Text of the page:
I had only seen one of Emil Langballe’s previous films, his graduation film from the National Film School in England, ”Beach Boy”, a well balanced, cinematic non-moralistic portrait of a young black man and his relationship to a middle-aged British woman in Kenya.
His film from Vollsmose – quote from Wikipedia – ”… Its (Vollmose’s) many social issues cause it to be officially classified as a ghetto by Danish authorities…” – is full of warmth and joy and humour in its description of the barbershop, where Somalian Qasim is the one, who meets kids and youngsters and grown-up’s from the Somalian community, who come to have the hair cut and to have a talk with the smiling, mild man, who gives advice on how to behave and also talks about – alas – how we Danes meet him with scepticism and prejudices. Many of that kind of stories are brought to the barbershop by his clients, who are met by him as if they belong to one big family.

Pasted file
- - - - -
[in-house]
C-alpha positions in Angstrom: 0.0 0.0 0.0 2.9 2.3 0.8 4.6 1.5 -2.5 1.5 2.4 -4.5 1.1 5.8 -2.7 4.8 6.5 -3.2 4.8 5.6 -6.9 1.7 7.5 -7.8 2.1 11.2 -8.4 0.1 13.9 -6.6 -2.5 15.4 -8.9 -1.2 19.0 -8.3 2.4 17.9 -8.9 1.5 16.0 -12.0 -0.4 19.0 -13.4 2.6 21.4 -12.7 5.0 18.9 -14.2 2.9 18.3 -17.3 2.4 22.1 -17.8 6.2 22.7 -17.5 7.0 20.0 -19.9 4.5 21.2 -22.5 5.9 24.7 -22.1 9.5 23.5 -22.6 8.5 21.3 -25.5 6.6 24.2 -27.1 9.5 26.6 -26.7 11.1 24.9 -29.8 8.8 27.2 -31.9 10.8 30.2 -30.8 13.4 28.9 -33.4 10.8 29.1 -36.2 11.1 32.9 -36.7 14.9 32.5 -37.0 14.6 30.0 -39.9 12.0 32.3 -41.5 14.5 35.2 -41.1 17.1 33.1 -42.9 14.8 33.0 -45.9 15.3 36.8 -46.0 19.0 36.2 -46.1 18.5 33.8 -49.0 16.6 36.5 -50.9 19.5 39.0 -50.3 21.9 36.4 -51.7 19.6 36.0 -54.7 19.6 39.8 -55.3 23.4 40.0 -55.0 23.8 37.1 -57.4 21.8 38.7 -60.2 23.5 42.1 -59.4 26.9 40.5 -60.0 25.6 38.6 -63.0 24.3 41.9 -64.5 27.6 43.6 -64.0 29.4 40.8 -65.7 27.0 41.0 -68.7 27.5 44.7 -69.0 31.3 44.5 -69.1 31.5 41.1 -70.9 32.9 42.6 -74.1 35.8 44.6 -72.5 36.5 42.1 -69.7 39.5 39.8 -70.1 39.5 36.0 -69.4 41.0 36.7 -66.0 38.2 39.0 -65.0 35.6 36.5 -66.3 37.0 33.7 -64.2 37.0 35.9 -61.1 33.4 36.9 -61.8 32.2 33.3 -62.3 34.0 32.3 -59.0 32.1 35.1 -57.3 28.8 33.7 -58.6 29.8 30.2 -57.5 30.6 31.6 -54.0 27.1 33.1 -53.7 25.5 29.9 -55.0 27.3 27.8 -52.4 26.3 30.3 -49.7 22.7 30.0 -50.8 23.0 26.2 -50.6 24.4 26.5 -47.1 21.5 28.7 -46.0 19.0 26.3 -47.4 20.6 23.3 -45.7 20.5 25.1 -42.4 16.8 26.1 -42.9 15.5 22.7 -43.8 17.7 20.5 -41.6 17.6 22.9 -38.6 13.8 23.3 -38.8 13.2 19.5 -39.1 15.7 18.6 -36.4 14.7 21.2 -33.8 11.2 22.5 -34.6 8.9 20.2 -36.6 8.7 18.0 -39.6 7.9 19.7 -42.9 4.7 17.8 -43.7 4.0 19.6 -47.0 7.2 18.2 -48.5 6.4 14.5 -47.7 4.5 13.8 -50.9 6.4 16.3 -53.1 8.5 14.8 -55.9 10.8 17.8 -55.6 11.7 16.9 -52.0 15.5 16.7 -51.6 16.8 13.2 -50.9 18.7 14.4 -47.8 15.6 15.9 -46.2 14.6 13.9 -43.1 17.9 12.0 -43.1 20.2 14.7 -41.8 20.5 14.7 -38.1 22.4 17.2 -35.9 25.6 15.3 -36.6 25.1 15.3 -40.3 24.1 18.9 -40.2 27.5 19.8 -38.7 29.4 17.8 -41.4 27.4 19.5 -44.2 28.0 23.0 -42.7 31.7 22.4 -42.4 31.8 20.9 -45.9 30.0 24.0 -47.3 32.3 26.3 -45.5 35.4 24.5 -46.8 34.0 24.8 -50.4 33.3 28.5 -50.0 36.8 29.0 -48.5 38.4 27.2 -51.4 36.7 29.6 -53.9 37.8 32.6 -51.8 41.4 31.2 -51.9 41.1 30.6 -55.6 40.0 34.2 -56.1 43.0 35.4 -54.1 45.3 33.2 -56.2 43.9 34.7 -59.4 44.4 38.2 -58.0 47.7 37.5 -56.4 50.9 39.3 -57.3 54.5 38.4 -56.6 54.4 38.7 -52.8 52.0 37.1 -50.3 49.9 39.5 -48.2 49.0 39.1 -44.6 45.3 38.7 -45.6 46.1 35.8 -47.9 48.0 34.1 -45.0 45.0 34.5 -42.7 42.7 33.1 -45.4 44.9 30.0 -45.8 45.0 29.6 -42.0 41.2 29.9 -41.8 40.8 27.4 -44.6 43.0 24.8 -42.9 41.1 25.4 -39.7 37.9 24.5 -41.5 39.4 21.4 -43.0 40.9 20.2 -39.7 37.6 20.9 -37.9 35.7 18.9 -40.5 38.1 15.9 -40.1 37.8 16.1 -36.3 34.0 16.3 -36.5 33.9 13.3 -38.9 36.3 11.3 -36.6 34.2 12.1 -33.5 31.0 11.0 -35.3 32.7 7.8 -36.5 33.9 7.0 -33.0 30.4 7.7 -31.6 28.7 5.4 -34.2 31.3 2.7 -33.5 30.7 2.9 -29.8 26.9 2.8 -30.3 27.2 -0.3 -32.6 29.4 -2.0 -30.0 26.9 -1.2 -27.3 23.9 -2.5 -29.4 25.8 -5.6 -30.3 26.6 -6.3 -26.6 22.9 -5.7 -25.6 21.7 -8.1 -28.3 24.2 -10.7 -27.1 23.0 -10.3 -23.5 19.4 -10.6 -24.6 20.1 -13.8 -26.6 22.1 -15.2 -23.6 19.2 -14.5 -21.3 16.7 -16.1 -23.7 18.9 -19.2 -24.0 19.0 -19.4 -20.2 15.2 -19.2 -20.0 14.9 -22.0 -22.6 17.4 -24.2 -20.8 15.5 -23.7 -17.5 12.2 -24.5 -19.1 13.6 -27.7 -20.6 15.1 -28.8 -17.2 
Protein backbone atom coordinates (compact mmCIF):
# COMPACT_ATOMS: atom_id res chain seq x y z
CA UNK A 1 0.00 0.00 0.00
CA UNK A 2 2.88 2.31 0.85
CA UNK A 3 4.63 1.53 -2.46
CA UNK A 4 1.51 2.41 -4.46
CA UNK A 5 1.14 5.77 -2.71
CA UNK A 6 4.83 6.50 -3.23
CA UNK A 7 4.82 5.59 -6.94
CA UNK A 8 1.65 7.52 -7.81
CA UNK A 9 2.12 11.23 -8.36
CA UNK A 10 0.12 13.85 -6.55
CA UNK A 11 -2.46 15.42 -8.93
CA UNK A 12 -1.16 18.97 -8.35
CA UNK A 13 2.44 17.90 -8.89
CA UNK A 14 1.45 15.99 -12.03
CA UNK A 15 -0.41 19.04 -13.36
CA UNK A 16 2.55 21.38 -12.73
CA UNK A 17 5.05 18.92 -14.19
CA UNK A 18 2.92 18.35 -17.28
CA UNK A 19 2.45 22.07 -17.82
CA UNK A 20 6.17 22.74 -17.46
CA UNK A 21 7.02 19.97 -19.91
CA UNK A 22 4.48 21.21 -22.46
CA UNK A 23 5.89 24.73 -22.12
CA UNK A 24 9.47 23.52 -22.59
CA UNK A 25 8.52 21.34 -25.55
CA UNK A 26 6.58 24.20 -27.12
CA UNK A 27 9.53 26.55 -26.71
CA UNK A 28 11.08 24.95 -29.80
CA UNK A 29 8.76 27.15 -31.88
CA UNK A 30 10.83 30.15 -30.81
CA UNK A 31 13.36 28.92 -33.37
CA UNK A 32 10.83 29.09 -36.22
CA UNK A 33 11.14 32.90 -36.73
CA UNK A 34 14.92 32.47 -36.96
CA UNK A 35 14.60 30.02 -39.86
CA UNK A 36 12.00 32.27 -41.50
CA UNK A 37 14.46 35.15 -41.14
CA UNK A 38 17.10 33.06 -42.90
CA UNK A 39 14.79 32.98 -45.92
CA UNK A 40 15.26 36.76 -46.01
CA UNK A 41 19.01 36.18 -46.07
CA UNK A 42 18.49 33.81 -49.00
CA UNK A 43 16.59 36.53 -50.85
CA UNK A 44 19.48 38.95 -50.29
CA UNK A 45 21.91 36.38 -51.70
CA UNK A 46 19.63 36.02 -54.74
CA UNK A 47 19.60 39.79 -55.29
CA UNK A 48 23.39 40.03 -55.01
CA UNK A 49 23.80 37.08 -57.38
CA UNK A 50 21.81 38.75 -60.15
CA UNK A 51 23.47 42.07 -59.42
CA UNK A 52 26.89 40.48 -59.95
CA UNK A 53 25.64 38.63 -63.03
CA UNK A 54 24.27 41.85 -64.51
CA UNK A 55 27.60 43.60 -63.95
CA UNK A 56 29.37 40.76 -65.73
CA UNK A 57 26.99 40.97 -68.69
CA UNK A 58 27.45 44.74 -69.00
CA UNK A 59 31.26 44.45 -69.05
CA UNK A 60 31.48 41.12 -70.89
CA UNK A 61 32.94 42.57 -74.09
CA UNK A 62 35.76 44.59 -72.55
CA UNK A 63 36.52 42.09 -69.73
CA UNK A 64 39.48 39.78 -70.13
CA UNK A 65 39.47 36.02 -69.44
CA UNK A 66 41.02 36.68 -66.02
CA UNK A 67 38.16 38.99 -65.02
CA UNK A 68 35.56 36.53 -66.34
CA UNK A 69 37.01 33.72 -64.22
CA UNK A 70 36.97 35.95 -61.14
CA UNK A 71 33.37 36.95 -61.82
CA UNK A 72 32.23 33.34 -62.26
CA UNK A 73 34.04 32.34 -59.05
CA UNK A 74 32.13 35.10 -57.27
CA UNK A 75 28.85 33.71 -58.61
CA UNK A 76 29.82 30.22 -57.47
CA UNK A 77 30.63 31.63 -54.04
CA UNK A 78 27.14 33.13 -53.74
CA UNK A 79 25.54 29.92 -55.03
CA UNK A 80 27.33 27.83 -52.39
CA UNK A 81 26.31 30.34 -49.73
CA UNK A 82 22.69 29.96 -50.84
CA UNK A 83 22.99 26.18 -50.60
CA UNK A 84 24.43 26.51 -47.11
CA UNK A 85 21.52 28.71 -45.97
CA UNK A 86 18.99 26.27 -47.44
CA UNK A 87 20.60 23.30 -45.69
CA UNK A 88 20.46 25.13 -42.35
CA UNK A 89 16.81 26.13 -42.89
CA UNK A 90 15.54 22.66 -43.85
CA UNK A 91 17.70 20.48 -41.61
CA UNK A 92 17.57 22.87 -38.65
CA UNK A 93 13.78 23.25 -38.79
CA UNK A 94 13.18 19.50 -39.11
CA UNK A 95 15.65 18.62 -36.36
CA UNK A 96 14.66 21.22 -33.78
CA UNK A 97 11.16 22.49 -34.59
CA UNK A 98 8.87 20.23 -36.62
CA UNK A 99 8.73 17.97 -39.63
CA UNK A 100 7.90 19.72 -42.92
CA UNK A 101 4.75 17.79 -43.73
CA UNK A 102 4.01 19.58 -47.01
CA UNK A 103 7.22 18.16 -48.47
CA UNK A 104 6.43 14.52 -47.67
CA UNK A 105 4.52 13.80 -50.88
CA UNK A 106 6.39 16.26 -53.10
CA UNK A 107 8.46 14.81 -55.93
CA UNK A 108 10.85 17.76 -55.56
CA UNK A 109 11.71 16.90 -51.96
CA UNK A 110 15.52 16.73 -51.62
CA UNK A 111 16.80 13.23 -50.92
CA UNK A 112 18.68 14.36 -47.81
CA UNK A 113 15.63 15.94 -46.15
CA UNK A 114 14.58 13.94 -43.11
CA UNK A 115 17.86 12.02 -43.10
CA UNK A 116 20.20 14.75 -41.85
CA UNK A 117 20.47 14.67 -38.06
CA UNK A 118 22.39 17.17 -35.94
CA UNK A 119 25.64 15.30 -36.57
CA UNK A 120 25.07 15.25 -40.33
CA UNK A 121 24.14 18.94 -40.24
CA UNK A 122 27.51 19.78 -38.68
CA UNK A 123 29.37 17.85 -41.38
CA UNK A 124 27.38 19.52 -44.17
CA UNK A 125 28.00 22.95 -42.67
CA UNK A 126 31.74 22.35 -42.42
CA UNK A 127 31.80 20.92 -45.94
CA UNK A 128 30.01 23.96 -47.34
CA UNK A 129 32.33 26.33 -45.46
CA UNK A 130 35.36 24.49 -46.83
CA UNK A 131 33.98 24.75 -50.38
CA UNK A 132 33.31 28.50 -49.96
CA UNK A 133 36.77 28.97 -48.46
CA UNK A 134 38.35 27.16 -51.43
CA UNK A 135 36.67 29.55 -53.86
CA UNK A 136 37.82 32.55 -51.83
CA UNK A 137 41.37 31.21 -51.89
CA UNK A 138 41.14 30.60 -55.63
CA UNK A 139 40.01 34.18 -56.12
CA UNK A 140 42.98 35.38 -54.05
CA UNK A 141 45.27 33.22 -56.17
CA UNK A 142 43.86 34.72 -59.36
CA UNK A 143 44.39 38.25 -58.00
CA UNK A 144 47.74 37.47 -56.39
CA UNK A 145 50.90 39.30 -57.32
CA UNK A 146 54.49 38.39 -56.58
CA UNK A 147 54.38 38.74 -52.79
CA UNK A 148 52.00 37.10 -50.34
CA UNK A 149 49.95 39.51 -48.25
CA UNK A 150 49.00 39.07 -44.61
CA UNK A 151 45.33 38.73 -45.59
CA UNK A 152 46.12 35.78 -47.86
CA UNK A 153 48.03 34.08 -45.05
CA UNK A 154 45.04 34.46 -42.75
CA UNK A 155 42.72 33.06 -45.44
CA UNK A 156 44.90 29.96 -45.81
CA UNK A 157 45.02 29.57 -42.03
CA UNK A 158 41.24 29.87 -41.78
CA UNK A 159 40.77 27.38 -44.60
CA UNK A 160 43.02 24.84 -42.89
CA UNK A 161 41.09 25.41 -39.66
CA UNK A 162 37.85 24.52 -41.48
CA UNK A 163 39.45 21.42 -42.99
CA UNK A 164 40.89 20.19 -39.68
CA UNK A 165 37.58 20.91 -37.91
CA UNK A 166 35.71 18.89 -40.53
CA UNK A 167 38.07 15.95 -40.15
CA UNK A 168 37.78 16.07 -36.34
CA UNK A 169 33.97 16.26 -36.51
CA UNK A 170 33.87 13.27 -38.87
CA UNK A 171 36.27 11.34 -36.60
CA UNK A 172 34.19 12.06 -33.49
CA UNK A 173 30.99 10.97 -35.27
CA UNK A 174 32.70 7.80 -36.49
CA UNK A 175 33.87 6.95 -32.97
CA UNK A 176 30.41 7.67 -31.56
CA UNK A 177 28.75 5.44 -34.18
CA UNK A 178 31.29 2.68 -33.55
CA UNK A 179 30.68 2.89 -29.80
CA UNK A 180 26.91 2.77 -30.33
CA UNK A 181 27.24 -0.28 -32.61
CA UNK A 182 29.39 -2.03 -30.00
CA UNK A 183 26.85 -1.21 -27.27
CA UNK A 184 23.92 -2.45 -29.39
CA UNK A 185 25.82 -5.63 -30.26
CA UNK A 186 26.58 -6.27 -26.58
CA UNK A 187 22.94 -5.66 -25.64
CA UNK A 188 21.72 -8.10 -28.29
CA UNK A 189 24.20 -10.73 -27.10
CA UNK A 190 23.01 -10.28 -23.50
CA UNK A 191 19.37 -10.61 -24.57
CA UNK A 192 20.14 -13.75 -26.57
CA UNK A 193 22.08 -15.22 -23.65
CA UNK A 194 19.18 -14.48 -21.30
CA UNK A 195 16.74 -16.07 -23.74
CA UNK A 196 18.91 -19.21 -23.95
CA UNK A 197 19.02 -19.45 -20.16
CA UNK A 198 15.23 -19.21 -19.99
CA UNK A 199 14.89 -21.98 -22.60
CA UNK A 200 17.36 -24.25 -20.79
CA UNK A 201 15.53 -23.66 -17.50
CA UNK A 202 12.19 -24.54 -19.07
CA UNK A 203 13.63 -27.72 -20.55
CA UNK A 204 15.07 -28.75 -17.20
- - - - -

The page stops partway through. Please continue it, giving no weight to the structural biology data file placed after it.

It’s – like the one mentioned above – a well balanced film, you can’t help love Q for his human qualities, he is a role model as one of the clients say, who is far away from his roots – I would love to go back and live by the sea, he says. The Danish approach to ”the ghetto” is conveyed through the radio, that communicates that buildings in Vollsmose are to be taken down. But the director refrains from involving the film and its characters directly in that discussion, he gives no answers but raises indirectly questions to the ongoing discussion about the Danish immigration policy…
The film was recently shown on Danish television and is the opening film of Nordisk Panorama in Malmö mid September. A good choice!